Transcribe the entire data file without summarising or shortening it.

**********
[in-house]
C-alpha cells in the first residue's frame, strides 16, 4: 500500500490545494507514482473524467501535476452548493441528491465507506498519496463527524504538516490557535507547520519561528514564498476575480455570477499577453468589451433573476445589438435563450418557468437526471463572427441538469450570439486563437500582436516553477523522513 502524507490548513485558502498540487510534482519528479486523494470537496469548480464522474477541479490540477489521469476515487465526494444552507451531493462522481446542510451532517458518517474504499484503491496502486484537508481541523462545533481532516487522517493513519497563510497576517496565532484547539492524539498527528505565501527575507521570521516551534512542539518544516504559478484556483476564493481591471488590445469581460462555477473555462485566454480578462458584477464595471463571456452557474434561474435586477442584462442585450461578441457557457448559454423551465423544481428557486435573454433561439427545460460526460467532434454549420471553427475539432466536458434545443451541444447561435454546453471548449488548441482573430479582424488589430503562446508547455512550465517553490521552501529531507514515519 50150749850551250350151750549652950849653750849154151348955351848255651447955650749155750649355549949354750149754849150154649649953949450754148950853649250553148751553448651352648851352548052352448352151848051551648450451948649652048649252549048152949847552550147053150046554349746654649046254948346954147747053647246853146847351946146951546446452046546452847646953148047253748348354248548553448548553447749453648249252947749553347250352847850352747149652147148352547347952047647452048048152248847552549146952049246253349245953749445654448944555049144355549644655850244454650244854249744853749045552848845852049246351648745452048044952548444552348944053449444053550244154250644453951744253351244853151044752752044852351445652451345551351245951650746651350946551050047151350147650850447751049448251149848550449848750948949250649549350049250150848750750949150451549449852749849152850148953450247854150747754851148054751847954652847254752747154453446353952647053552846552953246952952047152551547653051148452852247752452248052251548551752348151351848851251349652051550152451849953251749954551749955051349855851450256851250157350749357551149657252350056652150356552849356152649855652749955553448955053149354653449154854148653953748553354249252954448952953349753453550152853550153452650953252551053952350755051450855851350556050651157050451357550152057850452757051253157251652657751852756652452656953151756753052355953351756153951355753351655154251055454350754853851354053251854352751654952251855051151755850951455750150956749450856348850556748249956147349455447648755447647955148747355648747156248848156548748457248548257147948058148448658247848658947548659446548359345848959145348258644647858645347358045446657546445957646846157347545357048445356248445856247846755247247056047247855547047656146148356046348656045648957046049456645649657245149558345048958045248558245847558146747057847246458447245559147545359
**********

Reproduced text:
[in-house]
C-alpha cells in the first residue's frame, strides 16, 4: 500500500490545494507514482473524467501535476452548493441528491465507506498519496463527524504538516490557535507547520519561528514564498476575480455570477499577453468589451433573476445589438435563450418557468437526471463572427441538469450570439486563437500582436516553477523522513 502524507490548513485558502498540487510534482519528479486523494470537496469548480464522474477541479490540477489521469476515487465526494444552507451531493462522481446542510451532517458518517474504499484503491496502486484537508481541523462545533481532516487522517493513519497563510497576517496565532484547539492524539498527528505565501527575507521570521516551534512542539518544516504559478484556483476564493481591471488590445469581460462555477473555462485566454480578462458584477464595471463571456452557474434561474435586477442584462442585450461578441457557457448559454423551465423544481428557486435573454433561439427545460460526460467532434454549420471553427475539432466536458434545443451541444447561435454546453471548449488548441482573430479582424488589430503562446508547455512550465517553490521552501529531507514515519 50150749850551250350151750549652950849653750849154151348955351848255651447955650749155750649355549949354750149754849150154649649953949450754148950853649250553148751553448651352648851352548052352448352151848051551648450451948649652048649252549048152949847552550147053150046554349746654649046254948346954147747053647246853146847351946146951546446452046546452847646953148047253748348354248548553448548553447749453648249252947749553347250352847850352747149652147148352547347952047647452048048152248847552549146952049246253349245953749445654448944555049144355549644655850244454650244854249744853749045552848845852049246351648745452048044952548444552348944053449444053550244154250644453951744253351244853151044752752044852351445652451345551351245951650746651350946551050047151350147650850447751049448251149848550449848750948949250649549350049250150848750750949150451549449852749849152850148953450247854150747754851148054751847954652847254752747154453446353952647053552846552953246952952047152551547653051148452852247752452248052251548551752348151351848851251349652051550152451849953251749954551749955051349855851450256851250157350749357551149657252350056652150356552849356152649855652749955553448955053149354653449154854148653953748553354249252954448952953349753453550152853550153452650953252551053952350755051450855851350556050651157050451357550152057850452757051253157251652657751852756652452656953151756753052355953351756153951355753351655154251055454350754853851354053251854352751654952251855051151755850951455750150956749450856348850556748249956147349455447648755447647955148747355648747156248848156548748457248548257147948058148448658247848658947548659446548359345848959145348258644647858645347358045446657546445957646846157347545357048445356248445856247846755247247056047247855547047656146148356046348656045648957046049456645649657245149558345048958045248558245847558146747057847246458447245559147545359